Energy Update: Can We Build a Solar Cell That Works Like a Plant?

Chlorophyll molecules are clustered together in chloroplasts, complexes designed to absorb light and convert it to energy in the form of free floating electrons. Chlorophyll is extremely efficient in converting light energy. Our current photovoltaic solar cells on the other hand are no match for chlorophyll.

Today’s solar photovoltaics are made from crystalline silicon and cadmium-telluride. These cells continue to be expensive to produce, use both scarce and toxic materials, and are at best 20% efficient in converting light into energy. The cells are inflexible and limited in deployment to rooftop surfaces or in ground-based arrays.

The ultimate goal of the industry is to develop solar technology that works like plant cells. This means finding an equivalent to chlorophyll. A first step was made in 1991 with the development of Gratzel Cells. These cells use an organic dye and nanoparticles composed of titanium dioxide to mimic chlorophyll. The dye acts as a solar absorber converting sunlight into free electrons. The inventor is Michael Gratzel, Director of the Laboratory of Photonics and Interfaces at the Ecole Polytechnique Federale de Lausanne.

Gratzel Cells have unique advantages that include:

  • the ability to generate electricity in almost any light condition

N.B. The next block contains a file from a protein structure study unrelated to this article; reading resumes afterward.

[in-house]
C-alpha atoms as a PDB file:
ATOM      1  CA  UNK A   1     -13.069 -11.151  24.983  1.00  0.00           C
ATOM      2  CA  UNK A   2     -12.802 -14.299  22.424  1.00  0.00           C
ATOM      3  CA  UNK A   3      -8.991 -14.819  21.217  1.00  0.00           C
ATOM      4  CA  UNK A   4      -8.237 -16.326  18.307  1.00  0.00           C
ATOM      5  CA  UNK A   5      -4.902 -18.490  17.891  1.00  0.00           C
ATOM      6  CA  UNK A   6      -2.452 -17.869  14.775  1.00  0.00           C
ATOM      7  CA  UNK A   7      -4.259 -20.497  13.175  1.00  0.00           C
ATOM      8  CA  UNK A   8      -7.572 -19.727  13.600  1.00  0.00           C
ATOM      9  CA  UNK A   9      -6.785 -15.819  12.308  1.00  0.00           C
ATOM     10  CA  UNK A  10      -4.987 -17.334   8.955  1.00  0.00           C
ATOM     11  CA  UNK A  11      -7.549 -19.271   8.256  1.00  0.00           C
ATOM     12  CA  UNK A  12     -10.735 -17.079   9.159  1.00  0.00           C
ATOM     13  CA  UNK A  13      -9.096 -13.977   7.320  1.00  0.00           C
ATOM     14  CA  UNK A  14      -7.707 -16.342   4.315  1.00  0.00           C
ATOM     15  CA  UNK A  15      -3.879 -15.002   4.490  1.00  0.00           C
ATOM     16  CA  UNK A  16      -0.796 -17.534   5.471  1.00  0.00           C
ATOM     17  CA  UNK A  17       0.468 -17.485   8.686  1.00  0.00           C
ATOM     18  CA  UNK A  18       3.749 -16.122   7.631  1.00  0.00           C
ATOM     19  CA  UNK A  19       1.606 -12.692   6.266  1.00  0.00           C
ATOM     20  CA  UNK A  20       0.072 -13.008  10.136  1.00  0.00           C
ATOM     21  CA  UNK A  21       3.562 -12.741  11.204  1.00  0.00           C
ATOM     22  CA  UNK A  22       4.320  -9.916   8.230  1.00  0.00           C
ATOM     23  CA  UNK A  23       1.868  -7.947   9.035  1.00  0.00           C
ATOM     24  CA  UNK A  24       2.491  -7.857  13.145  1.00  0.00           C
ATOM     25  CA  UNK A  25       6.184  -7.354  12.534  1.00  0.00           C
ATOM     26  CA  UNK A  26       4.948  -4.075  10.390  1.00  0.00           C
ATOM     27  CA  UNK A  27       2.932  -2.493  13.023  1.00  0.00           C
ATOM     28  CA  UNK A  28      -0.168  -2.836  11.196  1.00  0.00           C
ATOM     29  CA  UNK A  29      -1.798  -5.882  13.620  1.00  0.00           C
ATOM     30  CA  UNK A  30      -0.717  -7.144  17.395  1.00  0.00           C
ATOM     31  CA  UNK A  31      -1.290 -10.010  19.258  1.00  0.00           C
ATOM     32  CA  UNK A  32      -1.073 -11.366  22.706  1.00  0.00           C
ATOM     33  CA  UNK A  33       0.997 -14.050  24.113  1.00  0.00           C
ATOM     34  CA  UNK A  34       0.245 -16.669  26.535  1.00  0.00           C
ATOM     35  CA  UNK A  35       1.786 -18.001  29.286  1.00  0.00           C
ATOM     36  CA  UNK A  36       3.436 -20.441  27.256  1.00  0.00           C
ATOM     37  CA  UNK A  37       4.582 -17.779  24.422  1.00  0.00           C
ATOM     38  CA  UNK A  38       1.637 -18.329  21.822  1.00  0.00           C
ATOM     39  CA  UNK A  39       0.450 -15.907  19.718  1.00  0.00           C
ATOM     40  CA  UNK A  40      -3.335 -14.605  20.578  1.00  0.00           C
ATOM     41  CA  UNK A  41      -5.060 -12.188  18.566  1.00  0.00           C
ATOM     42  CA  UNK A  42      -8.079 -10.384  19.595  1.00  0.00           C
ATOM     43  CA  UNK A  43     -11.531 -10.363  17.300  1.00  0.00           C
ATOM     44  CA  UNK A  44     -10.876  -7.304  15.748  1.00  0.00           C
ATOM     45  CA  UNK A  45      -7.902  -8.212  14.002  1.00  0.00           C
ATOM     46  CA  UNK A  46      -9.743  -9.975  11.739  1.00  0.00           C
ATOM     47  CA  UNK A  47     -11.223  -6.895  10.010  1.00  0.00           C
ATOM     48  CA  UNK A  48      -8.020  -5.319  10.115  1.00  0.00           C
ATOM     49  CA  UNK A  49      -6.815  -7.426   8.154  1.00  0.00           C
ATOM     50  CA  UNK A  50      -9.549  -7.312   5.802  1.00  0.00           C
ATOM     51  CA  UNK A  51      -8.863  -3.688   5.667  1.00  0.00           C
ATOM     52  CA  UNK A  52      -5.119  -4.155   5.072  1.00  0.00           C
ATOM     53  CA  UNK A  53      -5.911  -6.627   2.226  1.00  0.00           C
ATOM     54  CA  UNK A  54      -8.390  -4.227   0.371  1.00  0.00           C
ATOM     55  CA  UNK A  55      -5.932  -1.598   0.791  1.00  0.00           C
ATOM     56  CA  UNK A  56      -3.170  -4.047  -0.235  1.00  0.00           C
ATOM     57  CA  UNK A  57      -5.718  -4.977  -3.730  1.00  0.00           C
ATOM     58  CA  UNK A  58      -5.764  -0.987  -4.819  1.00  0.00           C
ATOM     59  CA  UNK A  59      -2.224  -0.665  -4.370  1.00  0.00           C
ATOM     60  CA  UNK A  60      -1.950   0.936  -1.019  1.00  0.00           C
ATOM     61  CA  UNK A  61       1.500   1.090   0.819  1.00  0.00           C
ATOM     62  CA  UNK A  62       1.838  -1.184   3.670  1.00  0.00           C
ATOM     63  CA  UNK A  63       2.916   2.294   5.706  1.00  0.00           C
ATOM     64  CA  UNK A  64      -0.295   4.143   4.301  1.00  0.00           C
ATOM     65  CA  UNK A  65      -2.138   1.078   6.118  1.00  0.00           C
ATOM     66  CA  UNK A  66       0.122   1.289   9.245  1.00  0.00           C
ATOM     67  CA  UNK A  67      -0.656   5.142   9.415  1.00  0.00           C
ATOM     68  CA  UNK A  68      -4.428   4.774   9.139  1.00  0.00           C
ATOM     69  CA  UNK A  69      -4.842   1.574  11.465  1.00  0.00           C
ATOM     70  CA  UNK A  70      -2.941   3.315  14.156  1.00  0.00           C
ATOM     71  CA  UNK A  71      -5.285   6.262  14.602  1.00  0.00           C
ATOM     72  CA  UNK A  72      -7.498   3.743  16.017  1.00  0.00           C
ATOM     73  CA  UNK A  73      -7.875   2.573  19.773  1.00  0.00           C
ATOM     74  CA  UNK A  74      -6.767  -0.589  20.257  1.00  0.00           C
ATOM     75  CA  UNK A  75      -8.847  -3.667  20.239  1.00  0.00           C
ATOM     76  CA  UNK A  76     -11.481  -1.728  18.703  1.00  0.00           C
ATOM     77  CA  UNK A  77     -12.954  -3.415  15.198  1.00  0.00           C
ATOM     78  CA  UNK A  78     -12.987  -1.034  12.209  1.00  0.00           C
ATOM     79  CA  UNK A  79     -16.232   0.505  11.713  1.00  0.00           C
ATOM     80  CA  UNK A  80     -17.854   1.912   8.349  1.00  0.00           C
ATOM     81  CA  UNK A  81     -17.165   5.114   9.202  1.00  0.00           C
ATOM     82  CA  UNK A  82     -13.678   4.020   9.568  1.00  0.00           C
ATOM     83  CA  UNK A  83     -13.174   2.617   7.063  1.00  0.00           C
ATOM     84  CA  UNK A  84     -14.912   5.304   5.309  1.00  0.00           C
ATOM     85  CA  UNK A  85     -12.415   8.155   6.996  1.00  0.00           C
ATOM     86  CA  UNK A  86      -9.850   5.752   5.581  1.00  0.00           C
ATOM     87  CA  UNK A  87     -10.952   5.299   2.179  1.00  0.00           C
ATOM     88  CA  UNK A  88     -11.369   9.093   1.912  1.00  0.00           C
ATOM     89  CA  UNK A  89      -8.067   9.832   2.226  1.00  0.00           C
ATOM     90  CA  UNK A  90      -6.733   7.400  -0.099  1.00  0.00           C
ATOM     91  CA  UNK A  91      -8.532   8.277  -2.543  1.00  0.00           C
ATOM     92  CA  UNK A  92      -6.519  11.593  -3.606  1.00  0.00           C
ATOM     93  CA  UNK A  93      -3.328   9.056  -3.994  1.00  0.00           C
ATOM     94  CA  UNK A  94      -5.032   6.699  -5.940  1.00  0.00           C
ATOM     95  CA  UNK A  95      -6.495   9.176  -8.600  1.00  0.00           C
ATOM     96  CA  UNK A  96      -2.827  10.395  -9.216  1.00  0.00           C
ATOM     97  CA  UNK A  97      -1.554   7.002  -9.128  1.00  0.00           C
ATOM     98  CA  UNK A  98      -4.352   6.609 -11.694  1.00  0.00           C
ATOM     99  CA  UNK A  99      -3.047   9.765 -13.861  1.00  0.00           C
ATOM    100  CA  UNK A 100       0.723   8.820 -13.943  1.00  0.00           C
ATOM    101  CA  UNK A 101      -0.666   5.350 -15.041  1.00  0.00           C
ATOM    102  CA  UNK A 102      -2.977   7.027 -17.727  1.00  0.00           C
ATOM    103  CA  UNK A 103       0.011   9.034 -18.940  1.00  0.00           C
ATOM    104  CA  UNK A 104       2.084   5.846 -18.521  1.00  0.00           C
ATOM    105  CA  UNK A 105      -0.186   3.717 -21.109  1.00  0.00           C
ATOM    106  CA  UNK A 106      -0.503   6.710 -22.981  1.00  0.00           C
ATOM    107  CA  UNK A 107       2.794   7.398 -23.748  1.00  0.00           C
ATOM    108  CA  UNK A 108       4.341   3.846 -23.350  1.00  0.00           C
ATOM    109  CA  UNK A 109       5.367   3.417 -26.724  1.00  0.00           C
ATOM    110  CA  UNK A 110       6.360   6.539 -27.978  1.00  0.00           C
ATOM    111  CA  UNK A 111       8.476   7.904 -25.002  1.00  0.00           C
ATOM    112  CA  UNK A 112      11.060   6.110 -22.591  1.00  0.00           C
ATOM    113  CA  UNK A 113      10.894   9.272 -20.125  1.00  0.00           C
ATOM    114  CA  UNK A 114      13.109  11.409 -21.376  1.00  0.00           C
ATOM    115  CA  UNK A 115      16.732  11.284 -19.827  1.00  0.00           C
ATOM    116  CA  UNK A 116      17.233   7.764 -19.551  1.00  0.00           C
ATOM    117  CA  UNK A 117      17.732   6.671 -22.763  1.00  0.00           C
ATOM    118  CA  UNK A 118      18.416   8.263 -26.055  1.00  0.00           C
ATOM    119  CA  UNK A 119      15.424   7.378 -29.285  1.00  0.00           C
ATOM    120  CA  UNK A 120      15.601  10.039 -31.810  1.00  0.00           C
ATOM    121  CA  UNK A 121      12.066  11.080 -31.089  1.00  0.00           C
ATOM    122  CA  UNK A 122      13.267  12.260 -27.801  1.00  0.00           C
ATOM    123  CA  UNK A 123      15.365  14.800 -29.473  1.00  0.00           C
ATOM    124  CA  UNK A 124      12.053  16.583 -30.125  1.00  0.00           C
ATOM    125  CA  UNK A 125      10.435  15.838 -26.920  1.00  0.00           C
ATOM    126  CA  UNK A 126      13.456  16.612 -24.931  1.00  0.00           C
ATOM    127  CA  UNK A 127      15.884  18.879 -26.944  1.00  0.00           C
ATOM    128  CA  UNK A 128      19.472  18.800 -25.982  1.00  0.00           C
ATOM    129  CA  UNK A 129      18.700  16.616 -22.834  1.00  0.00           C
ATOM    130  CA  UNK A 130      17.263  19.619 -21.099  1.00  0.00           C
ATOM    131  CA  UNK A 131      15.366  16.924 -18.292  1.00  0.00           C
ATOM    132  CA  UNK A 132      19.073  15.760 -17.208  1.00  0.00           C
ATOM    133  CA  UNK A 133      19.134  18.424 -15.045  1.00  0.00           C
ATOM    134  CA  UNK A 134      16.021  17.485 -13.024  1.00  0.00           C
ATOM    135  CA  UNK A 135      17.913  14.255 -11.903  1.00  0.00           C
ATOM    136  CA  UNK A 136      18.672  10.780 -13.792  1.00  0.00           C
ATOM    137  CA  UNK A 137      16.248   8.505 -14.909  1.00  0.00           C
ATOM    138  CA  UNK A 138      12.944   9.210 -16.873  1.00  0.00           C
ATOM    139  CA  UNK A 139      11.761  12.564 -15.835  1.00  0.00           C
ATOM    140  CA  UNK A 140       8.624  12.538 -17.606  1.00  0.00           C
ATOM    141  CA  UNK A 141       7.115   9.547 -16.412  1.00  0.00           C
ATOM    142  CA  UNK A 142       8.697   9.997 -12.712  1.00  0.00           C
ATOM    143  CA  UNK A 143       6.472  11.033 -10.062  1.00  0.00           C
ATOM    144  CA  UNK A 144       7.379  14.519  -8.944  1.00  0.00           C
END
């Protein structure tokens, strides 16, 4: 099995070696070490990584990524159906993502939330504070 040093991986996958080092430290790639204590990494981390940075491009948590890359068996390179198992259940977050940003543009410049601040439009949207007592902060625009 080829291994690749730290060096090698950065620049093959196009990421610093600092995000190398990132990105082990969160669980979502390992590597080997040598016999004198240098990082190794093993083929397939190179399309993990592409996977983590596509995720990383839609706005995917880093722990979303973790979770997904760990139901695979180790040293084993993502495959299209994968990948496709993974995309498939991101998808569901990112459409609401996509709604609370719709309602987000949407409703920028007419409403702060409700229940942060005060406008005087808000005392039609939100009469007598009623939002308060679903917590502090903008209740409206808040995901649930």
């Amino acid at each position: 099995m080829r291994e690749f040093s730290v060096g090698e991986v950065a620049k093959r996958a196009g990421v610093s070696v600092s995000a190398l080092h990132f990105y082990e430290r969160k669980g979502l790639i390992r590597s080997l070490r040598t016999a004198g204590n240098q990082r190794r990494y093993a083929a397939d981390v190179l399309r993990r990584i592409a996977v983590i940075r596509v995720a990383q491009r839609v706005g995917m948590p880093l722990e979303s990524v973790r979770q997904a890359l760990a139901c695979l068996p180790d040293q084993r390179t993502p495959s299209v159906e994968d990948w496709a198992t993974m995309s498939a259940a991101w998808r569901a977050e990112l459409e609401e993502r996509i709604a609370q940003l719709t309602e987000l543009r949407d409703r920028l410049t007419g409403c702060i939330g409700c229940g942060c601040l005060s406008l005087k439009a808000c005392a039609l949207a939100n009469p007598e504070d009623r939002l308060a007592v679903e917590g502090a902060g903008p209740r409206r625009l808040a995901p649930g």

• low production costs
  • flexibility allowing them to be applied to curved surfaces

But Gratzel Cells have suffered from a number of challenges including:

  • they typically have a shorter than average life when compared to other solar technologies (about 18 months)
  • the organic dyes corrode the cells resulting in leaks

The first commercial product using Gratzel Cells came out in 2009, a solar array backpack for charging portable electronics.

Gratzel Cells are a third generation solar technology that use an organic dye to directly convert solar energy to electricity.        Source:

Researchers at Northwestern Universityhave been experimenting with a replacement to the organic liquid dye using a solid electrolyte. The result is the Kanatzidis-Chang Cell, named after two of the research scientists who developed it, made from cesium, tin and iodine.  Each cell measures 0.5 centimeters (less than 1/4″) square and about 10 microns thick. A cell contains billions of nanoparticles, each 20 nanometers in diameter, creating huge surface areas for interaction with sunlight.  Current performance is half the efficiency of top-of-the-line silicon-based photovoltaics but improvements of 1% per month have been demonstrated in the University’s lab.

The new cells have many advantages over Gratzel Cells.

  • They can be applied like a paint that dries to form a solid mass.
  • They can be a coating on any shaped surface.
  • They are made from materials that are readily available and inexpensive.
  • And they do not corrode or leak.

The evolution of Gratzel Cells has led to the development of the Kanatzidis-Chang Cell using billions of nanoparticles coated with a solid light-absorbing dye that directly converts sunlight to electricity. The image above was taken with an optical microscope and shows a thin-film cell. Source: Engineering at Cambridge/Flickr



Len Rosen lives in Toronto, Ontario, Canada. He is a researcher and writer who has a fascination with science and technology. He is married with a daughter who works in radio, and a miniature red poodle who is his daily companion on walks of discovery. More...